There's no doubt that the more than full time side hustling is fuelling the net worth gains right now and that won't continue for much longer but as we passed our magic number a few months ago, it feels like this is just building up a buffer which will give us a lot of comfort during the inevitable tougher times.
Regular readers will know I decided I would go for a "Moon Shot" in the 21/22 financial year and try and build our net worth to R20,000,000 or more importantly for my ego £1,000,000. That felt unrealistic at the time but a great leader I once worked for told me "If a target doesn't make you feel a bit scared of it, it's not worth going after" and as a philosophy, that approach served me well in my professional career.
Well, we have 3 months to go until the end of the SA financial year and incidentally my 46th birthday and whilst it still looks pretty unlikely I'll make it by that time, it's not going to be a million miles away. In fact, we hit another milestone on the journey in November and became European Millionaires as our net worth for November was equal to 1 million Euro for a couple of days. Unfortunately the SA Rand tanked after that based on the fact we identified the Omicron variant and became a global pariah!
A quick bit of math tells me that we've been growing our net worth by around £22k per month over the last 6 months so with 3 months to go, we could add around another £66k to the pot. That would have us end the year at £932k which considering it started the year at £750k would be a win in my book. This is most definitely not defeat though and I still have my eye on the big prize so watch this space dear reader, I may pull something out of the bag of tricks yet!
Living Expenses: R87,341 / $5,823 / £4,367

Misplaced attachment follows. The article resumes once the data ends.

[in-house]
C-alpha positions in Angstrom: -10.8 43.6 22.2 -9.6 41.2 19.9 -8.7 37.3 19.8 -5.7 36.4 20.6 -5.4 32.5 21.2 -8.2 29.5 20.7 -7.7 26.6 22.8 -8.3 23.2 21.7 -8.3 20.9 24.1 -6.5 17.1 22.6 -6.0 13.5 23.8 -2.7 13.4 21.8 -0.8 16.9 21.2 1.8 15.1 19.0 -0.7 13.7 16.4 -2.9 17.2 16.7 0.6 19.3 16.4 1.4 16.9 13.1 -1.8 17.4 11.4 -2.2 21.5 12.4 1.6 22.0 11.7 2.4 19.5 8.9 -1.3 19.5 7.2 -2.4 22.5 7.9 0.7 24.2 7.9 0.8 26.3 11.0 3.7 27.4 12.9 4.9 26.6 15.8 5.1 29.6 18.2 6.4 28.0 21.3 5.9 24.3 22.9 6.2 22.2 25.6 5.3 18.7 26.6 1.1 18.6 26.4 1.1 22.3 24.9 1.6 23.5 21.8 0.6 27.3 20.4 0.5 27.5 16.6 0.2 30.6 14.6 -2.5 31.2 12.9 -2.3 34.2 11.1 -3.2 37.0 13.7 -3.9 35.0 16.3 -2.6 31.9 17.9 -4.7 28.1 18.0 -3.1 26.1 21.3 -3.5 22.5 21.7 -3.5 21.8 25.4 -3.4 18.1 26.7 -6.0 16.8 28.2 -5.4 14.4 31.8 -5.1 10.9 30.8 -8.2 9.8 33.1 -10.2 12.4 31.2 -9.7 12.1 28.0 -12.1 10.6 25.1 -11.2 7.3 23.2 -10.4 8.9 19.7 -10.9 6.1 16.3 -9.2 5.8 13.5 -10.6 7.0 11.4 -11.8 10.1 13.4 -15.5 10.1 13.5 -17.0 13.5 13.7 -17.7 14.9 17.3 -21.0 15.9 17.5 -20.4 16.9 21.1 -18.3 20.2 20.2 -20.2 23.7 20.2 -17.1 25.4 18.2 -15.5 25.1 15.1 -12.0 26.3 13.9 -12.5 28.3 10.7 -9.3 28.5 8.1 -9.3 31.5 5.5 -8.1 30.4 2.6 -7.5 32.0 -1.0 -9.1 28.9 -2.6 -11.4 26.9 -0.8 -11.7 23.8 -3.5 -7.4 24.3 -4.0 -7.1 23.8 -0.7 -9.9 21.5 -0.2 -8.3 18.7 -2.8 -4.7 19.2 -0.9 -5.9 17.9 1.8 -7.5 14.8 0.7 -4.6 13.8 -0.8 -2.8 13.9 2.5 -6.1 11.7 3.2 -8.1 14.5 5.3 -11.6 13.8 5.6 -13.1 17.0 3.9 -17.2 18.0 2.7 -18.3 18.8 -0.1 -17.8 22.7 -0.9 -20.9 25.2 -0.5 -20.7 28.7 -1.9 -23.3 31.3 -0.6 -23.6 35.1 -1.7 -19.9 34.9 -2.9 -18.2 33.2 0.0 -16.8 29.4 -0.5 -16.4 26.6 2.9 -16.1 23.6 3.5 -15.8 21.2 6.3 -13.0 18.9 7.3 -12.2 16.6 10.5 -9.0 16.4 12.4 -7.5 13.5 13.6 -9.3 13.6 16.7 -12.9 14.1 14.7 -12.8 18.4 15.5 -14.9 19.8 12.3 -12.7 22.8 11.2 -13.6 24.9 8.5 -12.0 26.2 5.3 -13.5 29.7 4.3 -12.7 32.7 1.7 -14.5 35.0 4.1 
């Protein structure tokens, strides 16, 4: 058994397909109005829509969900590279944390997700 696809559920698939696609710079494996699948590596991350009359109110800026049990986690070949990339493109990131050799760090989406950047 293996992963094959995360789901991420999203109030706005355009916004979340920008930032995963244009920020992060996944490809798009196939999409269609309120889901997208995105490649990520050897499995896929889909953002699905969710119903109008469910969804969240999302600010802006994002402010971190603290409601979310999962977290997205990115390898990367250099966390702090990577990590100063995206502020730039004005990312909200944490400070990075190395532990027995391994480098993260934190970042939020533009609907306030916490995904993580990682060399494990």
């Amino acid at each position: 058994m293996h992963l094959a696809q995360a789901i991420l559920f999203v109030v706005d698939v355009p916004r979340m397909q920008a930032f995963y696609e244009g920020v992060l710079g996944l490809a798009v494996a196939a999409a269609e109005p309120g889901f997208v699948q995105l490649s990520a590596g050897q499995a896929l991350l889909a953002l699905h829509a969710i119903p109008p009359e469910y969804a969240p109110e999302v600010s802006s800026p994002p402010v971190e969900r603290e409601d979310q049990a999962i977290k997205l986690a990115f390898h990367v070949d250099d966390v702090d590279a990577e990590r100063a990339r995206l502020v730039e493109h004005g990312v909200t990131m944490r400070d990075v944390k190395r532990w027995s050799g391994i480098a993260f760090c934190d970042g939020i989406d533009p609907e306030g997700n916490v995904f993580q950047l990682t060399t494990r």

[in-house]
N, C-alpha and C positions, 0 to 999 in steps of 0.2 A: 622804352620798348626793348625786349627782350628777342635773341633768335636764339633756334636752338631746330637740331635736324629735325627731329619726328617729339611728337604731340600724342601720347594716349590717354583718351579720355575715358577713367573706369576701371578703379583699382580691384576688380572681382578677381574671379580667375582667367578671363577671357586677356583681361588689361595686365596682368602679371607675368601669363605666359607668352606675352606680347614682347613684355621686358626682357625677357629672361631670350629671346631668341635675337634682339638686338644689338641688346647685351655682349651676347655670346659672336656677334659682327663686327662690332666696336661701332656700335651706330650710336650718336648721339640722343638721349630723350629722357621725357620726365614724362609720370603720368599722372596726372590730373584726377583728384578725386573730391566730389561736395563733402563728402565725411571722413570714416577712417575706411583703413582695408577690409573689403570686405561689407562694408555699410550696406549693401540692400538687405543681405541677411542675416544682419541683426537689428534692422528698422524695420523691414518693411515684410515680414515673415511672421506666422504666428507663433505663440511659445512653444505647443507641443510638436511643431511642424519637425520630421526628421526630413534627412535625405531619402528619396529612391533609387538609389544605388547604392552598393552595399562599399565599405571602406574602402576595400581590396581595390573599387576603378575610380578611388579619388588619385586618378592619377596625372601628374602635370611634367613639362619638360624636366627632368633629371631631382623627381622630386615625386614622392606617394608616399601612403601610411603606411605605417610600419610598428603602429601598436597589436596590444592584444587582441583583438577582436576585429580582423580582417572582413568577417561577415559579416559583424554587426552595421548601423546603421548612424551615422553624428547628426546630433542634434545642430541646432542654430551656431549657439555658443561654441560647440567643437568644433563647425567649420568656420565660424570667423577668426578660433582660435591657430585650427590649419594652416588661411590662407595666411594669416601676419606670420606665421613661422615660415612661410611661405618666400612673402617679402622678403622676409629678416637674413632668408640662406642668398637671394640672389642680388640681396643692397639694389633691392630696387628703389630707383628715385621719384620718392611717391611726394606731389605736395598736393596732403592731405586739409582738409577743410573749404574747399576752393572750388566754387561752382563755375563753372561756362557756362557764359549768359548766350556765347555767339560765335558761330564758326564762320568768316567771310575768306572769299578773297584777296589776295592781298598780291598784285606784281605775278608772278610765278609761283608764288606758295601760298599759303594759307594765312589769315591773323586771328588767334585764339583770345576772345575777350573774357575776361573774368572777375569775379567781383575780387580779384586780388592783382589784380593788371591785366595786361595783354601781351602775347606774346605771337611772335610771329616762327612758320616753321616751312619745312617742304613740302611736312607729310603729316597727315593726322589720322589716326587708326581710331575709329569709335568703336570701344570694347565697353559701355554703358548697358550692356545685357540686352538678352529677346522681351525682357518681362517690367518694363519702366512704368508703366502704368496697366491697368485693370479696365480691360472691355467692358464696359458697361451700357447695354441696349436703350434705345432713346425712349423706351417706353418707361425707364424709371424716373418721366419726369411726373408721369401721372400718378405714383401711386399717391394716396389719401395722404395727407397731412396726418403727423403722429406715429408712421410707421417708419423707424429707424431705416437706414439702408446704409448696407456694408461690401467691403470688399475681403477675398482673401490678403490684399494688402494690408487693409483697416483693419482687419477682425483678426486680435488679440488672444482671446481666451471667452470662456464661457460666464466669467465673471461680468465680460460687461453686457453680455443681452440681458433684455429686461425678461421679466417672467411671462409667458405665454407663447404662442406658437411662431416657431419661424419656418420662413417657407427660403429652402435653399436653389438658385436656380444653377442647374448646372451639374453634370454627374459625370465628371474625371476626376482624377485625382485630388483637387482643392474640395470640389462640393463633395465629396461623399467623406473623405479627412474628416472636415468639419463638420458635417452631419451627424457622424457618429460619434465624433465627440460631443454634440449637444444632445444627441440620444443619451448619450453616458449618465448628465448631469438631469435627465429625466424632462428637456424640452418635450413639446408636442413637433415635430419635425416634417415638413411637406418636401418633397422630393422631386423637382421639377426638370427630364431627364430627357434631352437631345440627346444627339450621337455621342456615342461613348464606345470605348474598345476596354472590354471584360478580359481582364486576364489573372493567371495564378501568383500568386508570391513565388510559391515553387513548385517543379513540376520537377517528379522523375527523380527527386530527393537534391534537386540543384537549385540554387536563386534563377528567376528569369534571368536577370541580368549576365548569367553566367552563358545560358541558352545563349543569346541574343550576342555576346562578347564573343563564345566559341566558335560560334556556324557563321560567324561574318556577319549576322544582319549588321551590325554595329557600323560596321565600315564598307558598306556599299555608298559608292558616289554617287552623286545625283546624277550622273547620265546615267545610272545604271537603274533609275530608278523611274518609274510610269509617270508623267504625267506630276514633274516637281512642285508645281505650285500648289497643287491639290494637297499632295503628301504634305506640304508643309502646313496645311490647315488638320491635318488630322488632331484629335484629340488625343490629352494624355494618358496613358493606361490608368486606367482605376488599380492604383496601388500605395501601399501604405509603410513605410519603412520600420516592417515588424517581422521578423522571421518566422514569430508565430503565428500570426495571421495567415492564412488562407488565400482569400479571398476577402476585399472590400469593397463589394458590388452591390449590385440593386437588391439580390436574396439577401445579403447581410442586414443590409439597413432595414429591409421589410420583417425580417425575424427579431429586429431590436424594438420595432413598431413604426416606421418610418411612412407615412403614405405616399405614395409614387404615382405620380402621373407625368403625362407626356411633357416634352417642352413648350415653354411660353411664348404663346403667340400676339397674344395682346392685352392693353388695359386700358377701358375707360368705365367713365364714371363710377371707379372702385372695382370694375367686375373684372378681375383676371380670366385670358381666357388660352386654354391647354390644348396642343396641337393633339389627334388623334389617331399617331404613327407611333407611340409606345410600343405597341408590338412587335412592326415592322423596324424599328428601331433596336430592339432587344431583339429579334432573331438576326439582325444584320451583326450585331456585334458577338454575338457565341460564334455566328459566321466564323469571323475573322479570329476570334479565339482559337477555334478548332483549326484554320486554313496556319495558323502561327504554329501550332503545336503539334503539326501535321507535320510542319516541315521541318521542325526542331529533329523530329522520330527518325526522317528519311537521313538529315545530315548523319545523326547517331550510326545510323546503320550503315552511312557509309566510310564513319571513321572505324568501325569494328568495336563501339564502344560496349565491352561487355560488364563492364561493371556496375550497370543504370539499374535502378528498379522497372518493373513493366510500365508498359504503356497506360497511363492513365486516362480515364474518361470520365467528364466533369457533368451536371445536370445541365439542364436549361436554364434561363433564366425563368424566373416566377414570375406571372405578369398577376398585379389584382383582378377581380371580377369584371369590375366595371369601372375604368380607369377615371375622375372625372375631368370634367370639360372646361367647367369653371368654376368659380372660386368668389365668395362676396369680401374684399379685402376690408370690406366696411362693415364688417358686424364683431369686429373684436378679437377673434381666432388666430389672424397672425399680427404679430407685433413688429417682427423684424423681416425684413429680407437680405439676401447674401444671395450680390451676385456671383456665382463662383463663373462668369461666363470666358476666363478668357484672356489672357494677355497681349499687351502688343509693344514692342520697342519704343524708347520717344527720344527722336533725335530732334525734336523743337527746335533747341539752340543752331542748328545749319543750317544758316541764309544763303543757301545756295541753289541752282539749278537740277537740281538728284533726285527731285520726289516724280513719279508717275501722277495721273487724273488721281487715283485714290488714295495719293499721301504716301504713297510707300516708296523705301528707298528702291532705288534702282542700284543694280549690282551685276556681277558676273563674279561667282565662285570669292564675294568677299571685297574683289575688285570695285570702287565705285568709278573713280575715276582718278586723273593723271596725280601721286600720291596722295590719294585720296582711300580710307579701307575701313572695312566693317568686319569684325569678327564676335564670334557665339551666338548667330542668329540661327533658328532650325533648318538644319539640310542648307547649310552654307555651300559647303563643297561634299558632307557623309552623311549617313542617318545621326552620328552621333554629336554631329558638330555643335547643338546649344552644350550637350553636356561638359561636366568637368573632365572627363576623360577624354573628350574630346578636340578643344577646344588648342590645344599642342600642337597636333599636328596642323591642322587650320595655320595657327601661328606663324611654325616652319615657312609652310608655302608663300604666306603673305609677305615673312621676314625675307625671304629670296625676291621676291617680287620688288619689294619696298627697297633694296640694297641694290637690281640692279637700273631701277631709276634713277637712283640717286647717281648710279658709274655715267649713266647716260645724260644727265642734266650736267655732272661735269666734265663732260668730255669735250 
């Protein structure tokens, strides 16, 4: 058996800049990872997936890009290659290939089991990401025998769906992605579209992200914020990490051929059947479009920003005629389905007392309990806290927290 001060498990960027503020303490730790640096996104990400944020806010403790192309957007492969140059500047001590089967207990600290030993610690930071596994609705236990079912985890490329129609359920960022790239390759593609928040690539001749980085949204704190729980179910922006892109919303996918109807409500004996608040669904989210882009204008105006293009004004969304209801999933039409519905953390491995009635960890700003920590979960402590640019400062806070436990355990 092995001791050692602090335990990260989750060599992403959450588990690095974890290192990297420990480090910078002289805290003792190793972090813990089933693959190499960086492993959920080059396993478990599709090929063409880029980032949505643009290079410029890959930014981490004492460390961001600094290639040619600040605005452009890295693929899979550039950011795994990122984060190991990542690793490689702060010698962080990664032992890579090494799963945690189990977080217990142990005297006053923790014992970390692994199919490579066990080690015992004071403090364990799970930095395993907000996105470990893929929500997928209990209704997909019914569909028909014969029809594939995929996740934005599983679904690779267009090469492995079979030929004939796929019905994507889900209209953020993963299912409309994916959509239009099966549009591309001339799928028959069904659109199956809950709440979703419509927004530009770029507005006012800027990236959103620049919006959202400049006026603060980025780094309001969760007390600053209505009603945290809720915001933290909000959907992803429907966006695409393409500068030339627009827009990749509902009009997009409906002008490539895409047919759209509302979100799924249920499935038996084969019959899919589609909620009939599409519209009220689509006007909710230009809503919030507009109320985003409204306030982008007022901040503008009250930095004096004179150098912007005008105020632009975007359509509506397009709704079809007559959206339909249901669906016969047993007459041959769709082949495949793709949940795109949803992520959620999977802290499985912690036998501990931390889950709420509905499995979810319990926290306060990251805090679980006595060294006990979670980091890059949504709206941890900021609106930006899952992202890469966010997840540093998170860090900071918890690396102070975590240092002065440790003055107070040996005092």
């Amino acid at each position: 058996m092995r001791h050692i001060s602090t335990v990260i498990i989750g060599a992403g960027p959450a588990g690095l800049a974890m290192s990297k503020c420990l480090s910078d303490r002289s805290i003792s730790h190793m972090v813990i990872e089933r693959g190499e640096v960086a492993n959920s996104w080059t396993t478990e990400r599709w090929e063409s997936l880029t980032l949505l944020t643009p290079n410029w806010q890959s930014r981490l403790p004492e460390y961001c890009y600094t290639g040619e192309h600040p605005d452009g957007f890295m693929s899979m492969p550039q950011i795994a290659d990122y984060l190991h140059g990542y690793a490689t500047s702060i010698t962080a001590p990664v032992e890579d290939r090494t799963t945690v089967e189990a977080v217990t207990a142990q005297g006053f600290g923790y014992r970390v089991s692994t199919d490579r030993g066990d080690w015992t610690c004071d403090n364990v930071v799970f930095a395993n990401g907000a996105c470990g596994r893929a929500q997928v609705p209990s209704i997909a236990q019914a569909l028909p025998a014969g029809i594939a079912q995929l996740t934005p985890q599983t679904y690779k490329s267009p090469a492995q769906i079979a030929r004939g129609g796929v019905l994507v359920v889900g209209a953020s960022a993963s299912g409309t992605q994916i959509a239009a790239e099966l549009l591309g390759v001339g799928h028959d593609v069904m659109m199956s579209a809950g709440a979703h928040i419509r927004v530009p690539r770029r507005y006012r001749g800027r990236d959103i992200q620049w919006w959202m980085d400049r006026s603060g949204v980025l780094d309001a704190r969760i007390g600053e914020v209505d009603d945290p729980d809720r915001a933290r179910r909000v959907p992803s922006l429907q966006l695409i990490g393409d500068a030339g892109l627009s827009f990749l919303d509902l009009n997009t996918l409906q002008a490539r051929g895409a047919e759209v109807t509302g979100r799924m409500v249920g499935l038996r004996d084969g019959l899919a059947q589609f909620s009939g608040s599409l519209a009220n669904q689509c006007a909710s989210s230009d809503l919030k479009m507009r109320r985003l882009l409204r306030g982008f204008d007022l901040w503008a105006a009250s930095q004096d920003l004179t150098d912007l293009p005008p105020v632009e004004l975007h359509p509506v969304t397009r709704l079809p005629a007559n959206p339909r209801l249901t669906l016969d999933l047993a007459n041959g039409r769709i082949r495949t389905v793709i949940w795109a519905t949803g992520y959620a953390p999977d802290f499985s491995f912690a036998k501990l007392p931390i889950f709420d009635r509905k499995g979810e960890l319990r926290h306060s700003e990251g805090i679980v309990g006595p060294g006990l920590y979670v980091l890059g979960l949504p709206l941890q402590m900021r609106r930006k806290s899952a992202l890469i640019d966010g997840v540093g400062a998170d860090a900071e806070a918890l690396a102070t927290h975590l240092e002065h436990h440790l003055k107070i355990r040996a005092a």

Budget: R68,000 / $4,850 / £3,400
Somehow we managed to improve the spending in November which considering we threw a party for 50 people with an open bar and catering, I've been looking where I might have missed a digit!
Despite the improvement though we still came in close to R20,000 / £1500 / £1000 overspent which is not good but in our defence I do know why and it's not all bad.
Firstly the aforementioned party did come in as an additional spend of around R10k as I'd been acquiring what I could in the months prior to lessen the load, and it was a 50th so in my book, that was cheap as chips.
Then there was the dreaded car tax, last month was car servicing and repairs and due to our laziness, the car tax fell into this month. Unfortunately I learned a valuable lesson and that is never trust a friend who you sell a car to when you agree that he will submit the paperwork to the government. In order to tax our 3 cars, I had to pay for 3 more that I had sold 2 years ago to friends just to keep ours legal. With friends like them, who needs enemies! Luckily the newly retired Mrs H went and valiantly stood in the long queue and sorted the whole thing out. Only one of my friends paid me back so far but as I am now in the possession of their tax discs for the other two, I'm playing a waiting game as they'll start racking up tickets soon enough. All in all, that little debacle hit us for R6k.
Finally, the medical bills just kept on coming and Discovery just kept on not paying so that was another R5k evaporated and then reality has kicked in that the new fancy "Electric Muscle Stimulation" sessions that I signed Mrs H and I up to after my health scare are unbelievably expensive at R4k per month for the 2 of us. Whilst I planned to offset the cost somewhere else in the budget, it's really going to be on top of the existing budget as their is really no fat in the current plan.
And that was it, an extra R20k spent but if you consider the reason we started this journey was to have a better lifestyle and be healthy, it's hard to complain about what we overspent on, it could have been sex drugs and rock & roll just as easily!